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‘Daddy – can I have a pet rat?’

Alison would not be deterred. So we gave her a task: Do some research.

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    A pet rat peers out of a box.
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My 8-year-old daughter cornered me in the kitchen. “Daddy, I want a rat.”

A rat. I saw beady-eyed, naked-tailed rodents the size of small dogs racing along subway tracks in my mind. She wanted one of those in our house?

“No, Daddy, a pet rat.”

What had started about a year earlier as a strange fancy had become a serious pursuit. Alison persisted with reasonable, logical arguments about how she would take care of the rat herself, how she would learn responsibility doing so, and how she would even pay for the rat’s upkeep with her own money. No whining, no tantrum. She laid out a sober and convincing case.

I wanted to say “no” and be done with it. I say “no” habitually. Sometimes, because it’s obvious: “No, we can’t go to Disney World after dinner.” Or, “No, you may not wear your muddy boots to bed.” Other times, I say it out of convenience: “No, we’re not stopping at the toy store on the way to school.” Other times, it’s from weariness: “No, we can’t make a robot this evening.”

I didn’t want a rat, yet that didn’t seem the right response for this situation, given the way Alison had so maturely made her case.

So I gave her the classic parent stall. “Let me talk to your mother about it.”

That evening when my wife and I finally had a quiet moment alone after putting the kids to bed, I broached the subject with her. “A rat?!” she said. “Are you crazy?”

I explained that Alison had impressed me with the case she had made and the reasonable way she had presented it. I didn’t want to dismiss her effort; I wanted to encourage her maturity. “Maybe we could come up with a creative response,” I suggested.

“Such as?”

“I don’t know. That’s why I’m asking you.”

My wife didn’t let me down. She came up with the idea that Alison could demonstrate her willingness and responsibility by researching some basic questions we had about rats: How much do they cost? What care do they need? Do they smell?

The task – or the answers she found – might discourage her and we could move on to traditional pets, such as goldfish.

Alison would not be deterred. She searched out the answers and jotted diligent notes. She learned what sort of cage best suits rats, what types of food they can (and can’t) eat, what sort of litter is bad for them. She learned that two rats are better than one – they’re social creatures.

By that point, I couldn’t say no. Alison had proved herself capable. If she continued to do so, caring for the rats and paying for their upkeep, she would learn the responsibility we wanted her to practice. My wife agreed, provided I was the one willing to oversee the rats’ upkeep. She was all for nurturing Alison’s maturity but wanted nothing to do with the rodents.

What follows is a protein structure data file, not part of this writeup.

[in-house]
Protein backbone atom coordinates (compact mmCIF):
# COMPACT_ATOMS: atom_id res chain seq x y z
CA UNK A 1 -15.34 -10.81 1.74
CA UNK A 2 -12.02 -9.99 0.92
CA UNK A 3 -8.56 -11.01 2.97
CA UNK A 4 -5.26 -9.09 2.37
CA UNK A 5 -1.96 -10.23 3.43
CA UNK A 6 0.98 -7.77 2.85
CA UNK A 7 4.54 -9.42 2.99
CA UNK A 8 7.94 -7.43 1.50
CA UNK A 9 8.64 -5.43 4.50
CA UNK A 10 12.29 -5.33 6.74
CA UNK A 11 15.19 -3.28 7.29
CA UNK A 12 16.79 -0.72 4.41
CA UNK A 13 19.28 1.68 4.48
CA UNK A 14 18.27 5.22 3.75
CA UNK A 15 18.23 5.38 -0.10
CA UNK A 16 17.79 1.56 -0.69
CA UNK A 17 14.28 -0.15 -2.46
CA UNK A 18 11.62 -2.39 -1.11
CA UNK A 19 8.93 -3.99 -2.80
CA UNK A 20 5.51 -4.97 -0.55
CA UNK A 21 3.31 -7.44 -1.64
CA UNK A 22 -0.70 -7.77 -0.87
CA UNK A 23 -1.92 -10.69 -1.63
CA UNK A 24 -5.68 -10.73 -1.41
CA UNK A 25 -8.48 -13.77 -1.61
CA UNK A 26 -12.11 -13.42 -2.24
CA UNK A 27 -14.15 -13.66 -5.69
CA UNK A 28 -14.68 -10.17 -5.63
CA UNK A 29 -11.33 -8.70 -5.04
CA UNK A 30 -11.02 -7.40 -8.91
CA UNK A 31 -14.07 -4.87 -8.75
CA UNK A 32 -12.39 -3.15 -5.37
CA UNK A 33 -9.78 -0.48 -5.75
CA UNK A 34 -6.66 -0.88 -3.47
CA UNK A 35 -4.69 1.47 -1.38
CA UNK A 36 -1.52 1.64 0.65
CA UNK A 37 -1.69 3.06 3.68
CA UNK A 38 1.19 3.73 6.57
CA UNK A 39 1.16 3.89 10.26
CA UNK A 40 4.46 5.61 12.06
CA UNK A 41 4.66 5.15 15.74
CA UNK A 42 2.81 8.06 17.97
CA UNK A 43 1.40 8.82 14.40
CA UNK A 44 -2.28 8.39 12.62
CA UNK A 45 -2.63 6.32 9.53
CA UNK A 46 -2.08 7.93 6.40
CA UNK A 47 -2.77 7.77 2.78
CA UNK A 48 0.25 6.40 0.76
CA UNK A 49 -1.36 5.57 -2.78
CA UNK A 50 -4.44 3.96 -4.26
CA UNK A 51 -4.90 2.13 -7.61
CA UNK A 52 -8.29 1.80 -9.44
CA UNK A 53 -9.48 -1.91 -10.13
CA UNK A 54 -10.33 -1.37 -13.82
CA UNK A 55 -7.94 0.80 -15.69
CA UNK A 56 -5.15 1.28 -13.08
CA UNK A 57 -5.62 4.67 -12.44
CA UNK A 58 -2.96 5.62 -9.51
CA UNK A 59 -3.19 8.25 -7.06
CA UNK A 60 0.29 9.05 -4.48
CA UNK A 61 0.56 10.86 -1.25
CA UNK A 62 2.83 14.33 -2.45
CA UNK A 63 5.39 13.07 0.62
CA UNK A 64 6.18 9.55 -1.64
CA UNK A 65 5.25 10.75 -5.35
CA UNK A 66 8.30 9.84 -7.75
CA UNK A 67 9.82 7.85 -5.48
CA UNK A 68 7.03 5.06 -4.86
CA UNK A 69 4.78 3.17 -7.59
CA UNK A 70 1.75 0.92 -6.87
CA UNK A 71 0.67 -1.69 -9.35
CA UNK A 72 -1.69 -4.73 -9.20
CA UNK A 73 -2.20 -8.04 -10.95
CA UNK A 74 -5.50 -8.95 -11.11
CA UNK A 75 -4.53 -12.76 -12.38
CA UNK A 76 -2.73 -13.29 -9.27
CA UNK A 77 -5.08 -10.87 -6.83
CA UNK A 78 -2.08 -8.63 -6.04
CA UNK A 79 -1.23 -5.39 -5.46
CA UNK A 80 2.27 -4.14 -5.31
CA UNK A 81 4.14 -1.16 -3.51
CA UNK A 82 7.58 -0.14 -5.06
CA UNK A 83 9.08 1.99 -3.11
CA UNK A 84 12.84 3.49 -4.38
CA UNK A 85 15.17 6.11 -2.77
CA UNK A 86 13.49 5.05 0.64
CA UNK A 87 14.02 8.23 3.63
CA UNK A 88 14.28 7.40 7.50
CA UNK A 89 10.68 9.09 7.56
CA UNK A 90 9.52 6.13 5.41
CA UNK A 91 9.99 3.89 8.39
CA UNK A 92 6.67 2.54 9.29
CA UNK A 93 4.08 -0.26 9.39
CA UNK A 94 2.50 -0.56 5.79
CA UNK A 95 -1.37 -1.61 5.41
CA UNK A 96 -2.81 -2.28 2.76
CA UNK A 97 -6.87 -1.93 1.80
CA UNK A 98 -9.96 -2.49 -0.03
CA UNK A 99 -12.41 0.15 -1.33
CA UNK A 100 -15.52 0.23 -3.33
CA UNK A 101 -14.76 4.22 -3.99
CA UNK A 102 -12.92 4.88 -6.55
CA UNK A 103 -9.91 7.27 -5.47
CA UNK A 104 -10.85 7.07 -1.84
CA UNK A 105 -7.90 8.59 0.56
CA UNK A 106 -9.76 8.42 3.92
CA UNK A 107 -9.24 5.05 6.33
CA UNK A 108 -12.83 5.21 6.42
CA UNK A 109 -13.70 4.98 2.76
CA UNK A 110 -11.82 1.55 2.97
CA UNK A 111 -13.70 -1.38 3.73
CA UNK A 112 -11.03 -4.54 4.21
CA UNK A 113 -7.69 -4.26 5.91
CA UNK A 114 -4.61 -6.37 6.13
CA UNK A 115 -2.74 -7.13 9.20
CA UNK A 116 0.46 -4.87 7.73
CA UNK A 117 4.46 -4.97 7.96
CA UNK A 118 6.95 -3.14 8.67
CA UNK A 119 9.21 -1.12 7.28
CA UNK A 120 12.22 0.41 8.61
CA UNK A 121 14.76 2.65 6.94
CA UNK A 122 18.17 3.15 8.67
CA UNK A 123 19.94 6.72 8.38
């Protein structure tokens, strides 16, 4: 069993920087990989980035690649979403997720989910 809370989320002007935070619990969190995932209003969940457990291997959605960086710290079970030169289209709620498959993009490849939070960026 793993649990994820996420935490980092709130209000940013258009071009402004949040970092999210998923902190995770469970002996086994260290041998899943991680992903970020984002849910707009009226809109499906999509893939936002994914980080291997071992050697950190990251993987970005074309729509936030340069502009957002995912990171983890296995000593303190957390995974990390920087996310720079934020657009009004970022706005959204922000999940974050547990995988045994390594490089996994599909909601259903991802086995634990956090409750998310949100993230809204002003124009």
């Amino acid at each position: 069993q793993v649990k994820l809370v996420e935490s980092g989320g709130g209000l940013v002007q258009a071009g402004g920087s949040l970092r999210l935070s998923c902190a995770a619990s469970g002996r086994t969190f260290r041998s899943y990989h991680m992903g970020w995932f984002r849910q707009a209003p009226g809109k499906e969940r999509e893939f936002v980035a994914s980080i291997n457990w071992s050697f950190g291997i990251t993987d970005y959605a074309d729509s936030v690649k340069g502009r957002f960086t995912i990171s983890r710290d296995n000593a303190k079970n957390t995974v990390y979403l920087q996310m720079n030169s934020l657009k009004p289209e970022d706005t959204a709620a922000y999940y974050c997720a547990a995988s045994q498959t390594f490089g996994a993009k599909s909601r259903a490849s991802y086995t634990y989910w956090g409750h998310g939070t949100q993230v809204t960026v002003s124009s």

Alison and I called several pet stores, looking for baby rats ready for adoption. (It’s best to buy them as babies, Alison learned, but they’re not ready to take home before they’re 6 weeks old.) One store had just received a litter that would be ready in a week. Alison was beside herself with excitement – her yearlong dream was only a week away from being fulfilled.

That Sunday afternoon, I drove Alison and her 6-year-old brother, Brendan, to the pet store. A clerk in a blue shirt unlocked the door to a private room where the baby rats were kept in a large cage. The soft, furry critters tumbled over one another like a litter of tiny puppies. I must admit, they were cuter than I’d expected. They peered at us with inquiring eyes. I hardly noticed their tails.

Alison immediately picked out a cuddly little fellow with soft brown and white fur and named her Snickers. Brendan chose a rambunctious rat with darker markings he dubbed Milk Dude. While I paid at the cash register, the clerk packed the children’s new pets into small cardboard boxes.

Alison and Brendan cradled the boxes back to the minivan, beaming. There are moments as parents when we want to high-five ourselves for making a good decision or doing something right with our kids. This was one of those for me. Instead of saying “no” to what I didn’t want, I had said “yes” to this. I had that Christmas-morning satisfaction of feeling the thrill of my children’s delight. I smiled to myself.

Alison settled into her seat, a huge smile still on her face. “I can’t believe I have a rat of my own after a year of begging!”

“It wasn’t your begging,” I told her. “You made a reasonable, mature case for getting a rat. We wanted to reward that.”

“Dad?” Brendan immediately piped up. “Can I get a pet lion?”

He quickly laid out five reasons why a lion would make a good pet.

I may have learned something about flexibility with the rats, but I had not lost my ability to reason. “No.”

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